Red, White And Boom


By Jacqueline G. Goodwin, Ed.D.

Fireworks are as American as apple pie — but America’s fascination with pyrotechnics predates our young country by nearly 2,000 years. While fireworks may seem like a very American tradition, especially on the Fourth of July, their origins go back centuries before the first Independence Day fireworks display in Philadelphia in 1777.

Most historians believe that fireworks originated in China. Between 600 and 900 A.D., Chinese alchemists mixed together a combination of saltpeter, charcoal, sulfur and other ingredients, stuffing the volatile substance into bamboo shoots that were then thrown into the fire to produce a loud blast. Eventually, paper tubes replaced bamboo stalks and by the 10th century, the Chinese began attaching these crude bombs to arrows, using them to shoot at adversaries during military engagements. The Chinese also used these explosives to put on aerial displays for special occasions. Steel dust or cast-iron shavings were added to make them sparkle. Another recipe for Chinese fireworks published by the Paris Academy of Sciences in the 18th century reported that “Chinese fire was made by crushing old iron pots and scraps into sand and adding the sand to gunpowder.” These firecrackers were often used during New Year Festivals and weddings to scare off evil spirits.

In medieval England, fireworks experts were known as “firemasters.” Their assistants were called “green men” because they wore caps of leaves to protect their heads from sparks. These men also doubled as jesters and entertained the crowd with jokes as they prepared the fireworks displays.

By the time of the Renaissance, pyrotechnic schools were cropping up across Europe.  Fireworks became popular among European rulers who used them to illuminate their castles on important occasions. In England, the earliest recorded fireworks display occurred on King Henry VII’s wedding day in 1486.  In 1685, King James II’s royal firemaster achieved such a dazzling presentation for the king’s coronation that he received a knighthood. In France, kings regularly put on spectacular displays at Versailles and other palaces, while in Russia, Czar Peter the Great arranged a five-hour fireworks display to mark the birth of his son.

In 1608, Captain John Smith set off the first fireworks display in the new world in Jamestown. However, history shows that as America became enamored with fireworks many colonists used them in pranks. Officials declared fireworks a public nuisance, and in 1731, Rhode Island became the first state to ban the “mischievous use of pyrotechnics.”

On July 3, 1776, the day before the Continental Congress adopted its final version of the Declaration of Independence, John Adams wrote a letter to his wife in which he described the role of fireworks in Fourth of July celebrations, calling them “illuminations.” Adams wrote:

“The day will be most memorable in the history of America. I am apt to believe that it will be celebrated by succeeding generations as the great anniversary festival. It ought to be solemnized with pomp and parade…bonfires, and illuminations…from one end of this continent to the other, from this time forward forevermore.”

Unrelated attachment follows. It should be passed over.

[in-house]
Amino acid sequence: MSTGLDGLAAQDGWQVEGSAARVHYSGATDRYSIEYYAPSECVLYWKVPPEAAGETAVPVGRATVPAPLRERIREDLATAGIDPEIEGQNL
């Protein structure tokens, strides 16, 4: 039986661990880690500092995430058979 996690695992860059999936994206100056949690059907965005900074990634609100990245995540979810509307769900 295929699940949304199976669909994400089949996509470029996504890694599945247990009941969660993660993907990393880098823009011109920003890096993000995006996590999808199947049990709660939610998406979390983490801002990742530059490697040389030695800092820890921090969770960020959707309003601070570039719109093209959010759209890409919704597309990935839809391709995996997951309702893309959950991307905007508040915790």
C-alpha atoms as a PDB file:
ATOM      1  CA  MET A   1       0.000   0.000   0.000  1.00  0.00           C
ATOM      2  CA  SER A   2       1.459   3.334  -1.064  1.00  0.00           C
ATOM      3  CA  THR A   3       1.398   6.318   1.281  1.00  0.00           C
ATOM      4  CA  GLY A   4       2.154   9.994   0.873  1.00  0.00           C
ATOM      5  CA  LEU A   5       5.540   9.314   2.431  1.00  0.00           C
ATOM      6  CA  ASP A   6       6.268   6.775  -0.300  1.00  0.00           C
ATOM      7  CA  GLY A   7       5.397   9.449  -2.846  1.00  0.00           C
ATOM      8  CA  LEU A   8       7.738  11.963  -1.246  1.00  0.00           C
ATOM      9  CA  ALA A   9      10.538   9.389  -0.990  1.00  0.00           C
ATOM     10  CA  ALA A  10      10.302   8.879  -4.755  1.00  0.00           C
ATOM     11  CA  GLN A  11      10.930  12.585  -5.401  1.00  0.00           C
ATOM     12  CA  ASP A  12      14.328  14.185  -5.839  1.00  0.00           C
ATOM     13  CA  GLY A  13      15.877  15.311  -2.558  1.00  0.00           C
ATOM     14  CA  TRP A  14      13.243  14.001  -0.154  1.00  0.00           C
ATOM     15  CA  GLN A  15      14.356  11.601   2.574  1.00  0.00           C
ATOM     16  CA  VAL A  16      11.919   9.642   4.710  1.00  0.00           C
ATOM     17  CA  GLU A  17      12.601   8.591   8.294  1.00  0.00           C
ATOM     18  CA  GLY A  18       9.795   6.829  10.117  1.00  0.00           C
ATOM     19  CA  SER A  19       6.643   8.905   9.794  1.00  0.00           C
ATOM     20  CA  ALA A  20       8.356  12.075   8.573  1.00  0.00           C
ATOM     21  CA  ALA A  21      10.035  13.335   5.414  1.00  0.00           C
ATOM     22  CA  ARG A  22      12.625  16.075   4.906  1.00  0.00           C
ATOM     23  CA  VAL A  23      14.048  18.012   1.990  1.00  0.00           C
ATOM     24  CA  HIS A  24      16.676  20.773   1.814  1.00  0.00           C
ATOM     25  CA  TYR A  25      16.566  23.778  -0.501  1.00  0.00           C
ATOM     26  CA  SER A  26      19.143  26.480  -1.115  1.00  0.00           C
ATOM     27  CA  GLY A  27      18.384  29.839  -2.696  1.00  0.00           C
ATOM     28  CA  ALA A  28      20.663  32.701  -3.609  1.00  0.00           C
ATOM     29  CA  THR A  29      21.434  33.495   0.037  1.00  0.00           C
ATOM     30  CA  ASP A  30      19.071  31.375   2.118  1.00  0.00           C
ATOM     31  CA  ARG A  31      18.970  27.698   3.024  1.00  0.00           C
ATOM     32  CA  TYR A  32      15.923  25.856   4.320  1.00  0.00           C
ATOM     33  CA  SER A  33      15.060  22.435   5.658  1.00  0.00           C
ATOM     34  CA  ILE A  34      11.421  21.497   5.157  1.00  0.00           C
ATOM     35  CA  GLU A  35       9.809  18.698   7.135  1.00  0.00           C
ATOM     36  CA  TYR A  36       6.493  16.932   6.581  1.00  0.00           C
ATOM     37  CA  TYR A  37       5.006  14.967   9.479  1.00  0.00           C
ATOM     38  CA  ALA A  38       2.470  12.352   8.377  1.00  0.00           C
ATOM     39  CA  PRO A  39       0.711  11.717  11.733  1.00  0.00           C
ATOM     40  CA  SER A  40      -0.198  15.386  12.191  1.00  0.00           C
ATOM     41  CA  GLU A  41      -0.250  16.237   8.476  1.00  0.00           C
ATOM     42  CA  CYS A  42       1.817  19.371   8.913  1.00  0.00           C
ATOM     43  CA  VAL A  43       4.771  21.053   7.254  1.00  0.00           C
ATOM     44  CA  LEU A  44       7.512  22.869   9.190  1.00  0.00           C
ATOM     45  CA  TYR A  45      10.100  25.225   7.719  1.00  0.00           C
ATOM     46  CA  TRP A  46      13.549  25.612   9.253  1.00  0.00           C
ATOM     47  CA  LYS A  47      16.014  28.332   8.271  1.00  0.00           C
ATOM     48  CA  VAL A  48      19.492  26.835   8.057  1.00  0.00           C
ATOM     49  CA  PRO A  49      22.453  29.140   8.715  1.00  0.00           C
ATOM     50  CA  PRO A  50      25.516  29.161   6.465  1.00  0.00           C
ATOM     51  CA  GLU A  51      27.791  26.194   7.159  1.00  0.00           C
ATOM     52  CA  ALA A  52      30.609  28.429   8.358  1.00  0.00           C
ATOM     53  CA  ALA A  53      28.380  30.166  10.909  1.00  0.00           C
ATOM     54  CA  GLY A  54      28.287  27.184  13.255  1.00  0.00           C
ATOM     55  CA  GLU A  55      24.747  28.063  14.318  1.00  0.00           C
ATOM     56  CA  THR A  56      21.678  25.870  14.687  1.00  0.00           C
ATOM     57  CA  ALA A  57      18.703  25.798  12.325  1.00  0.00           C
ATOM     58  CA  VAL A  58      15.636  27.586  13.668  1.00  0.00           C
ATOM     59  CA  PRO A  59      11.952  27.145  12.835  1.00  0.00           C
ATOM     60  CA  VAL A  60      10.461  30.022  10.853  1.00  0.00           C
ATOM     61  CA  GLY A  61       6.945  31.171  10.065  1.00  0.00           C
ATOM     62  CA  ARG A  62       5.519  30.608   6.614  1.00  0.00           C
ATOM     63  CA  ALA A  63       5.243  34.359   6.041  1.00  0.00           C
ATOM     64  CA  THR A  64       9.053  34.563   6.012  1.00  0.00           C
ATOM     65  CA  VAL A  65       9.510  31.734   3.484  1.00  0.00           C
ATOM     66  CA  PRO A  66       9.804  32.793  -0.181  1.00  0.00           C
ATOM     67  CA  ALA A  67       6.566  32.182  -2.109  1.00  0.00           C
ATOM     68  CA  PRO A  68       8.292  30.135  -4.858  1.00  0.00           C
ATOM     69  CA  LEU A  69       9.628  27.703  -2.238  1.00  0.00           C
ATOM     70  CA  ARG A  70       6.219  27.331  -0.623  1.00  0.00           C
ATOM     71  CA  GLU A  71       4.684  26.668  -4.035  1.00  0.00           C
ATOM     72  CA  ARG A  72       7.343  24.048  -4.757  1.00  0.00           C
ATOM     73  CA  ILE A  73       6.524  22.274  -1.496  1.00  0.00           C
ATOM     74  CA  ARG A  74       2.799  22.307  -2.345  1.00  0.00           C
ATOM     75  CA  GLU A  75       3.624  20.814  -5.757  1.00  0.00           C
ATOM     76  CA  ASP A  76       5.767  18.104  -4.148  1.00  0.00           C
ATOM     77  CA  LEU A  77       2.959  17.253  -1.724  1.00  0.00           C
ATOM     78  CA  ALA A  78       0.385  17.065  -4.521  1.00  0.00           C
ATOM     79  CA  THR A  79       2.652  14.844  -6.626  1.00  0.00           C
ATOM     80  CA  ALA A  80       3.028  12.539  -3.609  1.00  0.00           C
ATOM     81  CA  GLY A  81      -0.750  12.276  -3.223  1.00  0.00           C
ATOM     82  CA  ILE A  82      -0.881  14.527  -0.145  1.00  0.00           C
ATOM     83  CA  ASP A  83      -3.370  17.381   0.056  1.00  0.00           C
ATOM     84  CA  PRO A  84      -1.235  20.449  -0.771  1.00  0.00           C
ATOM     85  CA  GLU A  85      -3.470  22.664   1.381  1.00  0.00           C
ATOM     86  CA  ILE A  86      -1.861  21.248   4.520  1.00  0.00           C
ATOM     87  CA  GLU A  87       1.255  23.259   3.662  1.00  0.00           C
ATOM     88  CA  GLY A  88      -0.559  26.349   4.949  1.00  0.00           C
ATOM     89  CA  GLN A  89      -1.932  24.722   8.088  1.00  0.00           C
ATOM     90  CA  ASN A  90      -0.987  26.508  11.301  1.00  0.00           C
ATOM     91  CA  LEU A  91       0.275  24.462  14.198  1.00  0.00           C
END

The following year, fireworks displays commemorated America’s first birthday.  On July 4, 1777, Philadelphia put together an elaborate day of festivities, notes American University historian James R. Heintze. The celebration included a 13 cannon display, a parade, a fancy dinner, toasts, music, musket salutes, “loud huzzas,” and of course fireworks. Heintze cites this description from the Virginia Gazette on July 18, 1777:

“The evening was closed with the ringing of bells, and at night there was a grand exhibition of fireworks, which began and concluded with thirteen rockets on the commons, and the city was beautifully illuminated. Everything was conducted with the greatest order and decorum, and the face of joy and gladness was universal. Thus may the 4th of July, that glorious and ever memorable day, be celebrated through America, by the sons of freedom, from age to age till time shall be no more.”

According to Heintze, the centerpieces were raised platforms covered with fireworks arranged to evoke patriotic images — George Washington’s profile, for example. Thus, the fireworks display in 1777 was a far cry from today’s elaborate, choreographed pyrotechnic shows.

Fireworks certainly have grown and not only in complexity. The American Pyrotechnics Association (APA) estimates that more than 15,000 fireworks displays light up the nation’s sky each Fourth of July.




JULY 2 — following Harrisburg Senators game, 6:30 p.m. at FNB Field.

JULY 3 — following Harrisburg Senators game, 6:30 p.m. at FNB Field.

JULY 4 — at 9:15 p.m., following Taste of Independence Food Truck Festival from 3 p.m.-
9 p.m. at Riverfront Park.

JULY 12 — following Harrisburg Senators game, 7 p.m. at FNB Field.

JULY 19 — following Harrisburg Senators game, 7 p.m. at FNB Field.

AUGUST 2 — following Harrisburg Senators game,
7 p.m. at FNB Field.

AUGUST 3 — following Harrisburg Senators game,
7 p.m. at FNB Field.

AUGUST 23 — following Harrisburg Senators game,
7 p.m. at FNB Field.

AUGUST 30 — following Harrisburg Senators game,
7 p.m. at FNB Field.



July 4 — at 10 p.m. at
Hershey Park.



July 5 – at dusk,
Williams Grove Speedway.

July 26 – at dusk,
Williams Grove Speedway.

July 27 – at dusk,
Williams Grove Speedway.

August 30 – at dusk,
Williams Grove Speedway.